running an 8 station 5V non-JD-VCC relay with external power

Hi all,
first time poster, noob at electronics (and I am older, so please be kind :slight_smile: )

I have received 2 ACTIVE HIGH relays via eB, however, the relay board only has VCC, not JD-VCC.

I am using the board, on one of the relays, to control a 24 VAC sprinkler (for a garden watering system).

I have it currently running perfectly on a Active LOW relay, but really do not like the fact that it can turn on if relay power is on, via JD-VCC, but MicroController has not lowered the GPIO (I am using an RPi).

So, I have done tons of reading and discussing, but can’t get an answer if it is possible to run it with external power only having VCC. The seller states it is, but is not giving specifics.

HEre is the link to the relay: http://www.ebay.com/itm/201315038108?_t … EBIDX%3AIT

here is a schematic of two possibilities (Please be aware I do not know what I am doing and am asking for advice):

Nether circuits are any good.
Take the lower one and connect the junction between the transistor's collector and 10K resistor to the relay input. Then connect the transistor's emitter to ground.

Grumpy_Mike,
TY for replying: I am confused - I attached below schematic #2 where I rerouted the transistors emitter to ground.

I don’t understand the 10K junction / collector ton IN1

Currently, 10k is from GPIO to transistors base, does that stay, then rerouting the collector to IN1?

TY for your help!

Schematic2.png

Do you have a schematic of the relay board?

If the PCB use input opto isolators, you may not need the 1k collector resistor.

.

LarryD and others,
unfortunately I do not have any schematic to the board - the above link is all I have; unable to find anything more about the relay board.
The parts are sooo tiny!

Even with opto-isolator, would the above, with the 1k, make sense to use with an external PS?

Rainer

The description of that relay board is useless.
You NEED a circuit diagram if you want to be sure you're doing it right.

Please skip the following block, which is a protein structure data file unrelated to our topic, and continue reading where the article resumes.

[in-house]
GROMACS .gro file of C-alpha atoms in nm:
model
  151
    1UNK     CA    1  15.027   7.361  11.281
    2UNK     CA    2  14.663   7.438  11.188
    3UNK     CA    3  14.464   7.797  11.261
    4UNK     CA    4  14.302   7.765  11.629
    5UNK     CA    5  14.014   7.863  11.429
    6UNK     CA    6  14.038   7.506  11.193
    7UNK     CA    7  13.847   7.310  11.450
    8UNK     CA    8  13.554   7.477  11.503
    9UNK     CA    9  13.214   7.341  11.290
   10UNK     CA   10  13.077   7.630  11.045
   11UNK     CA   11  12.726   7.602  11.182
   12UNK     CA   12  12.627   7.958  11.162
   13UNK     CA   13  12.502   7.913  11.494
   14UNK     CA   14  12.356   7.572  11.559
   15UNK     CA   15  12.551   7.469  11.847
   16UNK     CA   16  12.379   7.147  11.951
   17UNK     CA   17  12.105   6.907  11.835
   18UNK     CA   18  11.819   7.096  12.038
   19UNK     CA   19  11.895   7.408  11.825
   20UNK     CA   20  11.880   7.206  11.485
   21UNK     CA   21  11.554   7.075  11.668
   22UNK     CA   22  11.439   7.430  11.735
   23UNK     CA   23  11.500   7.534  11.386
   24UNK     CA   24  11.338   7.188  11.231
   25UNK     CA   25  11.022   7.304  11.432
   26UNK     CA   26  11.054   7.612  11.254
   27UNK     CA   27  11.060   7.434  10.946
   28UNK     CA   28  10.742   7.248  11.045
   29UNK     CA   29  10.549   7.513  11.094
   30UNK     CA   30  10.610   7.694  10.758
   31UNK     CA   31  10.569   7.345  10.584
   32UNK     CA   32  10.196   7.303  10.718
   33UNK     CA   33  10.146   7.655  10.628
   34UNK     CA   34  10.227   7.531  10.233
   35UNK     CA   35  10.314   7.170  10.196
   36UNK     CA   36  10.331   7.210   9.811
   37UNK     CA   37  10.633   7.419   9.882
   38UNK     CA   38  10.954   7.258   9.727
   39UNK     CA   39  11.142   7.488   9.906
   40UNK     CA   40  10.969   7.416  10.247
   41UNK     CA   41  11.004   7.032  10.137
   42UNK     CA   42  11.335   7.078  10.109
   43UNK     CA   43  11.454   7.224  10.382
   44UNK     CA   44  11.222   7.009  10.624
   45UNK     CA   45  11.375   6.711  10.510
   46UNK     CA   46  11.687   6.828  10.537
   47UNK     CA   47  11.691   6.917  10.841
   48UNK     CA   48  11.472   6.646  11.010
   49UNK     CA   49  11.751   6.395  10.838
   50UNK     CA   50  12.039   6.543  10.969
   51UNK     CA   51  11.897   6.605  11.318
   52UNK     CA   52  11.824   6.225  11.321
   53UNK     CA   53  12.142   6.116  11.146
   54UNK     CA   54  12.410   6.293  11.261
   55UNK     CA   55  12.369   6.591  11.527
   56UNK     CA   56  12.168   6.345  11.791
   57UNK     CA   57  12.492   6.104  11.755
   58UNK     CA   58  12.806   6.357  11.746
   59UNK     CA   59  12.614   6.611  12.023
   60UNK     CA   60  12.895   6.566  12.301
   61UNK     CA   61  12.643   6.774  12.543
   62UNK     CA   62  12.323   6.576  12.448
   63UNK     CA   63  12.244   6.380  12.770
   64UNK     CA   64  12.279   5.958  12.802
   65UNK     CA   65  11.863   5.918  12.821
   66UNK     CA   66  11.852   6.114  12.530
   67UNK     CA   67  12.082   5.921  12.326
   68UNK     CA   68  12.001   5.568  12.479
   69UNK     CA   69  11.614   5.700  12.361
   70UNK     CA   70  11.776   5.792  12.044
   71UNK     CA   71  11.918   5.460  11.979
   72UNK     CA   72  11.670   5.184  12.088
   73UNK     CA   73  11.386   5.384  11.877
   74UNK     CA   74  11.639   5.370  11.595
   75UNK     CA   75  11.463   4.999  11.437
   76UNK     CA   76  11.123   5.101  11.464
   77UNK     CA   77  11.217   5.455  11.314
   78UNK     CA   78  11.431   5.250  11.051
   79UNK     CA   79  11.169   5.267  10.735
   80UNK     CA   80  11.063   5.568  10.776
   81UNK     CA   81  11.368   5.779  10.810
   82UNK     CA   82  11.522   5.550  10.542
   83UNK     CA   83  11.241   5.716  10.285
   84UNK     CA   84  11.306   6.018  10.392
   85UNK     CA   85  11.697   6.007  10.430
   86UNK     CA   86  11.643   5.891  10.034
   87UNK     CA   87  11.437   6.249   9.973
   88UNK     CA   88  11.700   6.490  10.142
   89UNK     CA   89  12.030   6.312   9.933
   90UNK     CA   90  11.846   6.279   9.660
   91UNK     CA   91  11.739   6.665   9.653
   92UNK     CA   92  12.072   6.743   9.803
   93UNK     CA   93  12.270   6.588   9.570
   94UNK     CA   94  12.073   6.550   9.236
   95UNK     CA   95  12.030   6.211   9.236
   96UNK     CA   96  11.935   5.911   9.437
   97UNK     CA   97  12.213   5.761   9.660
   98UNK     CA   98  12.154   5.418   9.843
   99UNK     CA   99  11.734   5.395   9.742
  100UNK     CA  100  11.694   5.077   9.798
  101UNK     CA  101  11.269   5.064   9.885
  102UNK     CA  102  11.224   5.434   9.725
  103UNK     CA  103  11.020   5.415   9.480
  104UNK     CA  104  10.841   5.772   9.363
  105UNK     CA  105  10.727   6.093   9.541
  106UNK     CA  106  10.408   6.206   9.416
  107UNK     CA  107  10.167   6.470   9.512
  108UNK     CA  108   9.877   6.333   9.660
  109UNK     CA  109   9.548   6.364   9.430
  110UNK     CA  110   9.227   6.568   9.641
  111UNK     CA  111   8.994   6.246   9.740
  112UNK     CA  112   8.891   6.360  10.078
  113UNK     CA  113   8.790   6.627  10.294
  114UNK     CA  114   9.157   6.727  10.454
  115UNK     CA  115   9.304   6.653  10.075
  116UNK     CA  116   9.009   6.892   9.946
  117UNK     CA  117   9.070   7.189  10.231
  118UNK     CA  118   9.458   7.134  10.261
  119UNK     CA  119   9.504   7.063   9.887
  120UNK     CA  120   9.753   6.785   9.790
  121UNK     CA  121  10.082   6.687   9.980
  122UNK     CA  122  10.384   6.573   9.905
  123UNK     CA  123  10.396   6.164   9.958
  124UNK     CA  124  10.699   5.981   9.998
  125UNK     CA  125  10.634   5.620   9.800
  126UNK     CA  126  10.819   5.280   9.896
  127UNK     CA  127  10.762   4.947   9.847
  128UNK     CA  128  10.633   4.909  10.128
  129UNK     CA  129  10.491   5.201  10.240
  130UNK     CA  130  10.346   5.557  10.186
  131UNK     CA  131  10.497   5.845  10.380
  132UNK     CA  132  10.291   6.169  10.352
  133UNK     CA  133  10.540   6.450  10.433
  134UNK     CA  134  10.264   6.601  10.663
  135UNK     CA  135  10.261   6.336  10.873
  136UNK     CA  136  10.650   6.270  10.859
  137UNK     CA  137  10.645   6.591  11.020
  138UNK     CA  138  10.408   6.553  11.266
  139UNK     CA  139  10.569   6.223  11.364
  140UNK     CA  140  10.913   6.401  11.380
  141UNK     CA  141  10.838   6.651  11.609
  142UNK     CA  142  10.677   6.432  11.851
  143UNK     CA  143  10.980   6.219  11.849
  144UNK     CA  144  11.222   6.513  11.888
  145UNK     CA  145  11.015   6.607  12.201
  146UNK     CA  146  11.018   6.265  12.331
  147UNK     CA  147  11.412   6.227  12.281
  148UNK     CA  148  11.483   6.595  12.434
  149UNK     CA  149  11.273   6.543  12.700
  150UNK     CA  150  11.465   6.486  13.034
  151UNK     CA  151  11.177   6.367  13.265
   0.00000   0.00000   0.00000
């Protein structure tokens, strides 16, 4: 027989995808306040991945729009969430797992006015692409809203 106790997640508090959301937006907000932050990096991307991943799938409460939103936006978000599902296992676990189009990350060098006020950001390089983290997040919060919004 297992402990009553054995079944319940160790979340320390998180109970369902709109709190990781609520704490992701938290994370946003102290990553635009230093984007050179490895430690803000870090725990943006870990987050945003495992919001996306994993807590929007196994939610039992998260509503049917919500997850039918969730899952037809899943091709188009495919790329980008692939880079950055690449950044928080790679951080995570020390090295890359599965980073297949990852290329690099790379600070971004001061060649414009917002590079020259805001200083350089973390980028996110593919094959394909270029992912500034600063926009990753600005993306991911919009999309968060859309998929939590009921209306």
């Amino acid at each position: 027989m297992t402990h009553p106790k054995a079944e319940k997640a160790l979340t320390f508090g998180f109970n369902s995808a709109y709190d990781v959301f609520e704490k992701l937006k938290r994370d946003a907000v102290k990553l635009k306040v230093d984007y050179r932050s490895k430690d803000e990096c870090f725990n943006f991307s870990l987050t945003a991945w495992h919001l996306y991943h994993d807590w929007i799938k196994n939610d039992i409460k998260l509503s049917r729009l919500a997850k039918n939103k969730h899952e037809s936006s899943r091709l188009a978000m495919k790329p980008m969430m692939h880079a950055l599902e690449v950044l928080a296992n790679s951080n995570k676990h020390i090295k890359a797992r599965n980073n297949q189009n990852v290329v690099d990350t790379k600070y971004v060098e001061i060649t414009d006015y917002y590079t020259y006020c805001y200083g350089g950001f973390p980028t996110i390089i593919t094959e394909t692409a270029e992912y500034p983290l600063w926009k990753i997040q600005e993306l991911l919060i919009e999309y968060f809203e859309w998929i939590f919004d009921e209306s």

Without that, you're basically on your own.

I would try the "active high" setting with a current limiting resistor between the micro and relay input (only grounds shared). And hope that 3.3volt is able to activate the relays.
Otherwise you have to use the level shifters (10k/NPN/1k) you're using now with "active low".
Leo..

So I would use the second schematic I posted (which is intended for active high) with the transistor as indicated?

Most offerings like this have a resistor in series with the led of the opto isolator.

Typically
+5v----VCC----series resistor----anode of opto led------cathode of opto led------terminal strip-------collector of driver transistor OR GPIO pin.

Also, there may be a visualizing LED in the circuit.
.

There is no opto isolator.
This is a board with IR remote control.
Leo…

So, without knowing more about the board, does the second schematic appear correct?

rfeyer:
So I would use the second schematic I posted (which is intended for active high) with the transistor as indicated?

As said, I would FIRST try if the relays reliably activate with 3.3volt (through a safety resistor).

Connect the relay board to a suitable supply, and try it the relays activate with one AA battery (no micro).
Then try two AA batteries in series (2.5 to 3volt).
If that works, then there is no need for 8 transistors and supporting parts.
Leo..

Hi, Should be no problem with documentation from the seller that includes several lines of technical information, including this:

fly away to ride the world premiere of Electronic Science and Technology;

Wow.

What I can see:

  • Those actual relays, same as the ones on THIS: relay board, draw 80mA each. So yes, you DO need an external 5V supply if using this with Arduino.

  • There is no optical isolation, so you need to connect the relay board ground with Arduino/Pi ground.

  • You can pick active low or active high inputs with jumpers on the board. I suggest you pick Active Low, and follow the How-To on that subject HERE: Find the paragraph "IMPORTANT NOTE". and read about Active Low. See the example software sketch.

DISCLAIMER: Mentioned stuff from my own shop...

OP could ofcourse try to control it with IR signals for full electrical isolation.
Leo…

Ty I had read that article before. I Don't understand why active low is safer - as in my example, I am controlling a sprinkler valve. If the system powers dow, external power goes to relay, but Ardunio does not power on,then the relay would be active low, water would start running uncontrolled?

If the system powers down and the relay board's power stays on ...
Then I would choose active high.

If everything powers ON or OFF at the same time, then it doesn't matter if the relay board is configured active low or high.

Use the COM and NO terminals of the relay to switch the load's power wire. That way, when the relay board looses power, all switched loads will be OFF.

So then, using the board active high, and wanting to use external power to drive the relays, using MC to drive IN1, is my schematic correct?

Sorry ... what is MC?

MC = Micro Controller (in this case a Rpi).

Yes, diagram 1 is correct if you ignore the thick line through the Pi.
But I would not connect it to the Pi unless I knew the threshold voltage and input current.
The relays should reliably switch with 3volt (2x AA batt) on the input, through a 470ohm series resistor.
Leo..

Ty that being said, keeping the board at ActivevHigh, is the above schematic with extra PS correct?

Define "above".
I was referring to the diagram in post#0
The top one with the thick black line through the Pi.
Leo..